In mid-September, I ran into retired General Barry McCaffrey in the green room at the NBC studios in Washington. He was discussing the latest turn in the don’t-ask-don’t-tell wars; I was providing commentary on Pope Benedict’s visit to the U.K.
In between our appearances (known in the trade as “hits”), McCaffrey asked me about my new work on John Paul II, “The End and the Beginning,” and we discussed the late pope’s role in the Long Lent of scandal in 2002, which I describe at length in the book.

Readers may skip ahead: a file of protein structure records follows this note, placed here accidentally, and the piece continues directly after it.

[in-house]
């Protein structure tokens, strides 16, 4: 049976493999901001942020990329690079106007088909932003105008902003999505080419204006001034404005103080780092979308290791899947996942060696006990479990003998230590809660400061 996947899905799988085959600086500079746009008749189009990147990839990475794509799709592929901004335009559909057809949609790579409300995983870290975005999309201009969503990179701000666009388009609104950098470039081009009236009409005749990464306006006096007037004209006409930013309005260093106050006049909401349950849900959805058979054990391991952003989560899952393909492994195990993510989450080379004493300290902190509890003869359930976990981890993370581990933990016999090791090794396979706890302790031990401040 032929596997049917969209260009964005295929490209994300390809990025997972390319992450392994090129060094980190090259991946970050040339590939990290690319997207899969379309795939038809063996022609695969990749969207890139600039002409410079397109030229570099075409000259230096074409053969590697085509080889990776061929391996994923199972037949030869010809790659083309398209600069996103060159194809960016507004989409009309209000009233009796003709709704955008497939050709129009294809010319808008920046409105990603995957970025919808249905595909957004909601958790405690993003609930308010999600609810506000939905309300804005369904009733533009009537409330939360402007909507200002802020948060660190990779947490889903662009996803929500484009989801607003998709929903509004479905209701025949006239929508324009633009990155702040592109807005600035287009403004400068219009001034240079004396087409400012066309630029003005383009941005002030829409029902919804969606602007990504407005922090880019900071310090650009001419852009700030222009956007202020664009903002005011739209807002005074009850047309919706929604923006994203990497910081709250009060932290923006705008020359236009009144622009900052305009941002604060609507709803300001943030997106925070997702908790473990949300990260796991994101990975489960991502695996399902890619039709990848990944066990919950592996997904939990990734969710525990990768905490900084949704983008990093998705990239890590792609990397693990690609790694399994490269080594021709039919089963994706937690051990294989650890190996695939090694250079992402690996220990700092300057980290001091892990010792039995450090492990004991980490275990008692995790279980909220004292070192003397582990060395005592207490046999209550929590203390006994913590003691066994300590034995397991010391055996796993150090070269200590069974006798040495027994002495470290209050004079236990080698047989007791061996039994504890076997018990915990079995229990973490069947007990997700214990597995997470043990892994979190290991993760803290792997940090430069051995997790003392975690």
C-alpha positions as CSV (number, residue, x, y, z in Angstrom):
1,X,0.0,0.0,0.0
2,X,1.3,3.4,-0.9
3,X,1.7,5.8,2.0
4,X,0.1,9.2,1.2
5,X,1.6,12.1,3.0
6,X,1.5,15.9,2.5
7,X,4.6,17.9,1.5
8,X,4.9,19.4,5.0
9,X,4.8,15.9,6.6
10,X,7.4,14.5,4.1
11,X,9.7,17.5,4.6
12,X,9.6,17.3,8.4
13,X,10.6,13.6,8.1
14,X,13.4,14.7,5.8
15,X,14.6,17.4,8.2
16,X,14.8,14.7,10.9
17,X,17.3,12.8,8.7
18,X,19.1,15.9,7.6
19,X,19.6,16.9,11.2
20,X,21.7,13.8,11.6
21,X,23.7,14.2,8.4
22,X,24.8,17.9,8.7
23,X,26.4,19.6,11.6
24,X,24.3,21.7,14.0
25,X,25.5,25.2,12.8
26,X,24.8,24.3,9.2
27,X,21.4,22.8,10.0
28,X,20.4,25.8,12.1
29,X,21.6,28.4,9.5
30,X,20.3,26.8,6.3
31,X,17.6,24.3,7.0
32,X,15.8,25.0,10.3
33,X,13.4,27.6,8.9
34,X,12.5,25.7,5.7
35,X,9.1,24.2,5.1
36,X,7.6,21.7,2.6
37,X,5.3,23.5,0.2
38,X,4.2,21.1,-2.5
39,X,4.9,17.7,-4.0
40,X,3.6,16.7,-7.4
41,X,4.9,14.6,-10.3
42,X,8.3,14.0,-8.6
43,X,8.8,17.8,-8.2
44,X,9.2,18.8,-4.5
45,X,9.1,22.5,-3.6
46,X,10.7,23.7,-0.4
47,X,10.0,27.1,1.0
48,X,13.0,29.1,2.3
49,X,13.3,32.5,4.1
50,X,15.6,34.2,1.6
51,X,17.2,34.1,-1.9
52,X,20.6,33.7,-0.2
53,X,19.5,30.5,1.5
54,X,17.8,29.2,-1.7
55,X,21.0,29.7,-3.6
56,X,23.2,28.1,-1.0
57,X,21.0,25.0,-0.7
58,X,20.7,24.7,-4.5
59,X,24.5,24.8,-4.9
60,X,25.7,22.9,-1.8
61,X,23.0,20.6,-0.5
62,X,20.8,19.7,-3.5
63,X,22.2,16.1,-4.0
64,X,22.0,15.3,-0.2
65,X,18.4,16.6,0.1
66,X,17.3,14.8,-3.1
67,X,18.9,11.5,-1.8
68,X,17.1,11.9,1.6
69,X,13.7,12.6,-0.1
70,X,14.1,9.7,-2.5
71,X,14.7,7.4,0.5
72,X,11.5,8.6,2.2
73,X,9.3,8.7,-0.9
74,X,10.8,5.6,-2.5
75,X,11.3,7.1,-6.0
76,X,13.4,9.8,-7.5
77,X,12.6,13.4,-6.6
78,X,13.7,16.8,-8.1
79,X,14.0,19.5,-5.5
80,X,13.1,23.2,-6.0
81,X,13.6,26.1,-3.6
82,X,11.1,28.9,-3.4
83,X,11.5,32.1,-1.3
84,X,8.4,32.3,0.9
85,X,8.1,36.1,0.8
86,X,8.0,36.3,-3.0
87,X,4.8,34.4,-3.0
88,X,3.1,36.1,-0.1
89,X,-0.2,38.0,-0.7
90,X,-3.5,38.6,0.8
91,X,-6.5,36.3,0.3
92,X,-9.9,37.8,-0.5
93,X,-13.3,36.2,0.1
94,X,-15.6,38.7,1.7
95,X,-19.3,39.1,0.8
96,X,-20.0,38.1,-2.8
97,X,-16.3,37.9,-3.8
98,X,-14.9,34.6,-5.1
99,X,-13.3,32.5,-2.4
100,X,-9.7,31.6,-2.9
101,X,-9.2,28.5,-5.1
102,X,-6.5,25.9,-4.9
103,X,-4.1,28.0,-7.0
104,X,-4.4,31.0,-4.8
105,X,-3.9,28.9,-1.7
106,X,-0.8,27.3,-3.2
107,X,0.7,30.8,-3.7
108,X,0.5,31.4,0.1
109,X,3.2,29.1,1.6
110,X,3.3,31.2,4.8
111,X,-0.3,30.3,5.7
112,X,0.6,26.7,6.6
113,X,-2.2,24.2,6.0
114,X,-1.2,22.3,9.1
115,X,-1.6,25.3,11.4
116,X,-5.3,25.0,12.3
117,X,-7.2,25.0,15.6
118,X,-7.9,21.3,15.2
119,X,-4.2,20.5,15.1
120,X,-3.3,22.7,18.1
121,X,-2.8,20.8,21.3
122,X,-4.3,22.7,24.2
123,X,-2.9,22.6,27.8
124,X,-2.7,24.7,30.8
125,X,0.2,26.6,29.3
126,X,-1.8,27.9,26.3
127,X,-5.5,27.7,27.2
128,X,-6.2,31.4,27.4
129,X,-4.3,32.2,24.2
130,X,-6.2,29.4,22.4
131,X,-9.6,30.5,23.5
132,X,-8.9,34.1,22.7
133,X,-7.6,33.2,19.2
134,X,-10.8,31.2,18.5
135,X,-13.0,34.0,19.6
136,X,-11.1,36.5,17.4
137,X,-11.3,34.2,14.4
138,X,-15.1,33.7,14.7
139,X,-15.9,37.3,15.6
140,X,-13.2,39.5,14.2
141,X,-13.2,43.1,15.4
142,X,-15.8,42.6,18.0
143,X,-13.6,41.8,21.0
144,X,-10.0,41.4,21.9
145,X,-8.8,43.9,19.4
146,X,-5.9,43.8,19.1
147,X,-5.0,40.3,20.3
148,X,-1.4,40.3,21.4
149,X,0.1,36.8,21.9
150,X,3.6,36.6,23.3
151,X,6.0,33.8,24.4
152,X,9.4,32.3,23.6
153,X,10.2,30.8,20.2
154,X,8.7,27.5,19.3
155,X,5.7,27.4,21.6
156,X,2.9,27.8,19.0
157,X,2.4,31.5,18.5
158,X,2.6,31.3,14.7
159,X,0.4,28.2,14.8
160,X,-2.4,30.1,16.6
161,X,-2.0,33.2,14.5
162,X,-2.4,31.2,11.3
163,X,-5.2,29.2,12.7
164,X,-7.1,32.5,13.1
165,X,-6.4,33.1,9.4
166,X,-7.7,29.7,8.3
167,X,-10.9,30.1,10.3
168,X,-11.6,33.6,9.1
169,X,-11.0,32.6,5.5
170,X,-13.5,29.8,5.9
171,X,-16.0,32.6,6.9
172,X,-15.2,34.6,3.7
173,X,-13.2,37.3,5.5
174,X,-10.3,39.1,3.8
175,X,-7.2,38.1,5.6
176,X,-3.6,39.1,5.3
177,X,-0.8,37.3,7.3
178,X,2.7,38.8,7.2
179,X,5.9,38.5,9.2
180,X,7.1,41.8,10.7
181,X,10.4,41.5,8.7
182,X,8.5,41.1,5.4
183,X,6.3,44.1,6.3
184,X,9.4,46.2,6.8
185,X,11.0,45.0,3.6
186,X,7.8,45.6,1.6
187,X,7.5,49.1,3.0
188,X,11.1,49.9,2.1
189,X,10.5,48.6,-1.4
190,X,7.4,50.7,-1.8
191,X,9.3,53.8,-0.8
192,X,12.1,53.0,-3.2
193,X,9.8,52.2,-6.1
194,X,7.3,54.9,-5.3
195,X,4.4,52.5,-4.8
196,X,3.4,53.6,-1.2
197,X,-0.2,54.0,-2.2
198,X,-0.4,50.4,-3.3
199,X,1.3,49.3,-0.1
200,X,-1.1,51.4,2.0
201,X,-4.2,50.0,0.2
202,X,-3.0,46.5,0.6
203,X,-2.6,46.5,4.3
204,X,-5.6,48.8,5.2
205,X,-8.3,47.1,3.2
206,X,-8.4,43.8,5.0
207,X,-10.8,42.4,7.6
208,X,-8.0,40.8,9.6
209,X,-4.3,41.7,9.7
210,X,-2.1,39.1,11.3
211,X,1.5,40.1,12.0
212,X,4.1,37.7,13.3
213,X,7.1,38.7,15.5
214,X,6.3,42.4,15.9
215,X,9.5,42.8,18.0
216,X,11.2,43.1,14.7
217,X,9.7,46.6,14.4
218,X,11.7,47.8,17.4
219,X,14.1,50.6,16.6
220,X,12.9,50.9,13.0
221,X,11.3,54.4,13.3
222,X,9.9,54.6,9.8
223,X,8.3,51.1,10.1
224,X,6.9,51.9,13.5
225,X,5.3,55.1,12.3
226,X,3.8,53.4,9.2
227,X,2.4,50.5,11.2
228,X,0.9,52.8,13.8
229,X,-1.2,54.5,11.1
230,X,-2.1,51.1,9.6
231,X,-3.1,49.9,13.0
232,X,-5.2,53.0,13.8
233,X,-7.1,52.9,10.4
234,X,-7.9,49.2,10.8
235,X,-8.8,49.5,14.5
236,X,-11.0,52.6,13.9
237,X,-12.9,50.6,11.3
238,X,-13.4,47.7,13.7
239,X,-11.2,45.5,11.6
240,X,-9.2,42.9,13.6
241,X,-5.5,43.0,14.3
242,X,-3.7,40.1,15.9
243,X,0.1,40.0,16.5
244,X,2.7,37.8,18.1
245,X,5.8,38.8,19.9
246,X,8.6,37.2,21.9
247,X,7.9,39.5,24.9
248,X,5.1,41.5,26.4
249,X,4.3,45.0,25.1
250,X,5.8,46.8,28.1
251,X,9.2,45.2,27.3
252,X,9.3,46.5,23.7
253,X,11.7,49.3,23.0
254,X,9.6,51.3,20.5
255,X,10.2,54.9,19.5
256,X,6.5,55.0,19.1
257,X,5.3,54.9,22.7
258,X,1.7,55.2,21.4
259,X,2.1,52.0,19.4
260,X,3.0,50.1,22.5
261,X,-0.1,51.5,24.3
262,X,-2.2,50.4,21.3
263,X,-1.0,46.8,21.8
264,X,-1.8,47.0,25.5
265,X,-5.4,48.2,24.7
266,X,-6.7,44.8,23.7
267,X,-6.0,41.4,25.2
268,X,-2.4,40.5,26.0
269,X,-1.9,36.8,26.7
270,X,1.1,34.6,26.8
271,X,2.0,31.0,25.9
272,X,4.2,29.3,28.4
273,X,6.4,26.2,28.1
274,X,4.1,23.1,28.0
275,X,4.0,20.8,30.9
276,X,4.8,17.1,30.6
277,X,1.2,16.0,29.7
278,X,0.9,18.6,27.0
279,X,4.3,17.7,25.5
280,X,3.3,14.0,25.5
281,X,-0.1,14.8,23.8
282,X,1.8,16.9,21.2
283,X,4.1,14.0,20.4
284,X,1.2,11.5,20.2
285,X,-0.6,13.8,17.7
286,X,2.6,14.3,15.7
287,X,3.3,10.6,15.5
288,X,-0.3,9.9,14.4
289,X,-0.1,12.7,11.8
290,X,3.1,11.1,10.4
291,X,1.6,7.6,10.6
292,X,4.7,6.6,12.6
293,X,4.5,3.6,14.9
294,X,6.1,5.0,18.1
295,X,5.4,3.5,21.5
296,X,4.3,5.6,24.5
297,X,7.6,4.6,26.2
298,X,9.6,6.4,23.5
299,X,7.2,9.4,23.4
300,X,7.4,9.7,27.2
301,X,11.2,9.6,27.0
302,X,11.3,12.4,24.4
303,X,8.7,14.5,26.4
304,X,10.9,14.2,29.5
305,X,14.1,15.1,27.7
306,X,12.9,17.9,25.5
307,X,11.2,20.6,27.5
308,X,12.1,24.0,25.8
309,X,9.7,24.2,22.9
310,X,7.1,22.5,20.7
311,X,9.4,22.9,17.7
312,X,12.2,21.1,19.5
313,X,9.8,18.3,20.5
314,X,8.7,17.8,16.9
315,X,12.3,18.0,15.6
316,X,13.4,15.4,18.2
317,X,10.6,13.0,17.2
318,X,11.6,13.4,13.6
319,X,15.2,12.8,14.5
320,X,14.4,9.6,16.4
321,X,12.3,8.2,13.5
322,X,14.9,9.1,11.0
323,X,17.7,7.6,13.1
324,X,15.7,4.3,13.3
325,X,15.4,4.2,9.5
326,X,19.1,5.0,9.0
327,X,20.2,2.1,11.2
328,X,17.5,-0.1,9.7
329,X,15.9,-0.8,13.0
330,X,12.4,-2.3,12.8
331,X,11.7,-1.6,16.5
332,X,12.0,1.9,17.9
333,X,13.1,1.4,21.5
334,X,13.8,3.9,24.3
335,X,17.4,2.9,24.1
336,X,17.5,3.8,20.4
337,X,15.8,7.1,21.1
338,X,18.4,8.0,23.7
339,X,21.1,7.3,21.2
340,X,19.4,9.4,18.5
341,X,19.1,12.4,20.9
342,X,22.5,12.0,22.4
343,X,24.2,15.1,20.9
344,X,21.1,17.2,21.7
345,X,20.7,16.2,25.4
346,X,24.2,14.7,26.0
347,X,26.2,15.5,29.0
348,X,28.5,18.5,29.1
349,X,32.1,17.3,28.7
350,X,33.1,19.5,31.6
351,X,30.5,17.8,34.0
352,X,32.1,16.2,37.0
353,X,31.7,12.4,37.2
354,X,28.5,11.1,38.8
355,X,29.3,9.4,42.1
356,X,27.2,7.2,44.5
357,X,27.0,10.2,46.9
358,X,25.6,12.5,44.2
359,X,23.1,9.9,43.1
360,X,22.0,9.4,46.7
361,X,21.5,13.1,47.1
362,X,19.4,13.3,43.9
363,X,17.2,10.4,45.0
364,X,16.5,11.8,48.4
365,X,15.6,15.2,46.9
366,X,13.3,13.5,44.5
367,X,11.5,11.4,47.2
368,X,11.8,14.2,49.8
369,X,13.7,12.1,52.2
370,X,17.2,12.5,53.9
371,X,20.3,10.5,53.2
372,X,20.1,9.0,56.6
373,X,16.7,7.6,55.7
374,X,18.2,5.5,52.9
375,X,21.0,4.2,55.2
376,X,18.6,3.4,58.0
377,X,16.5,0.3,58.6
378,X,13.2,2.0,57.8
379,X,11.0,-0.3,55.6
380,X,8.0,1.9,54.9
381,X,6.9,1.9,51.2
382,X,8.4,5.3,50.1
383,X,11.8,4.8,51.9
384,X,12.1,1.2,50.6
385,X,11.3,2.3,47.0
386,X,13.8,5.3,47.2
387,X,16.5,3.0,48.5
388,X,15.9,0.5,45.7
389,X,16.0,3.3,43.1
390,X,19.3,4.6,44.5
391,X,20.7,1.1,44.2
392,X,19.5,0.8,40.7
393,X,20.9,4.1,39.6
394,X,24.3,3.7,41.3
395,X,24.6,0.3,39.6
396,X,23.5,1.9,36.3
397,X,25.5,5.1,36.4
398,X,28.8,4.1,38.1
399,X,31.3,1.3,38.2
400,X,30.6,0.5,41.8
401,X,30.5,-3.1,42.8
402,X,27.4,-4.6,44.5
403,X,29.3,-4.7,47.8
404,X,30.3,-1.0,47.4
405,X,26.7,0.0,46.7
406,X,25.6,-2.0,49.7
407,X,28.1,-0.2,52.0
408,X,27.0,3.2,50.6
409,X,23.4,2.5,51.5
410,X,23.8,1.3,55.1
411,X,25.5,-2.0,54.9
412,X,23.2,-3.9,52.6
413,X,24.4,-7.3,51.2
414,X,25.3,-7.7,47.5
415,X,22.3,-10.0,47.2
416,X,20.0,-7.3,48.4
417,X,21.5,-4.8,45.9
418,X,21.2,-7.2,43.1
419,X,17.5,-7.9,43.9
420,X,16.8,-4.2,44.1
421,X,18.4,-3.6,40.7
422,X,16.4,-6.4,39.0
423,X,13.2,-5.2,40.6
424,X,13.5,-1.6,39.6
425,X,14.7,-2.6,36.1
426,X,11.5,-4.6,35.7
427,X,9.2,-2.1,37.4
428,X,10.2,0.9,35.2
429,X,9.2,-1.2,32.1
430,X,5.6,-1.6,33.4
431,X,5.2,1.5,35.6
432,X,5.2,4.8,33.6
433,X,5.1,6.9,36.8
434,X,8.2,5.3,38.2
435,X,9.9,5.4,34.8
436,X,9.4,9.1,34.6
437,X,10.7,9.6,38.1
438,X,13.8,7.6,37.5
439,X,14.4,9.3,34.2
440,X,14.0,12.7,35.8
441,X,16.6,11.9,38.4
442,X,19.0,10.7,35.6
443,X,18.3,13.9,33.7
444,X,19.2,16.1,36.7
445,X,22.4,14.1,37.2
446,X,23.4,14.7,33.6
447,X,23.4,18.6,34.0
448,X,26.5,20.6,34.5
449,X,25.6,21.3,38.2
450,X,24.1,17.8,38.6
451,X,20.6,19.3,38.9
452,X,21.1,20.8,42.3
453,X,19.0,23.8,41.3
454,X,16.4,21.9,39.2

We then fell to talking about the reform of the U.S. military after the debacle of Vietnam, in which McCaffrey played a significant role. I mentioned that I had long had a hunch that there were lessons in that process of institutional self-renewal for the Church, and he promised to send me a book on the subject, “Prodigal Soldiers” by James Kitfield.
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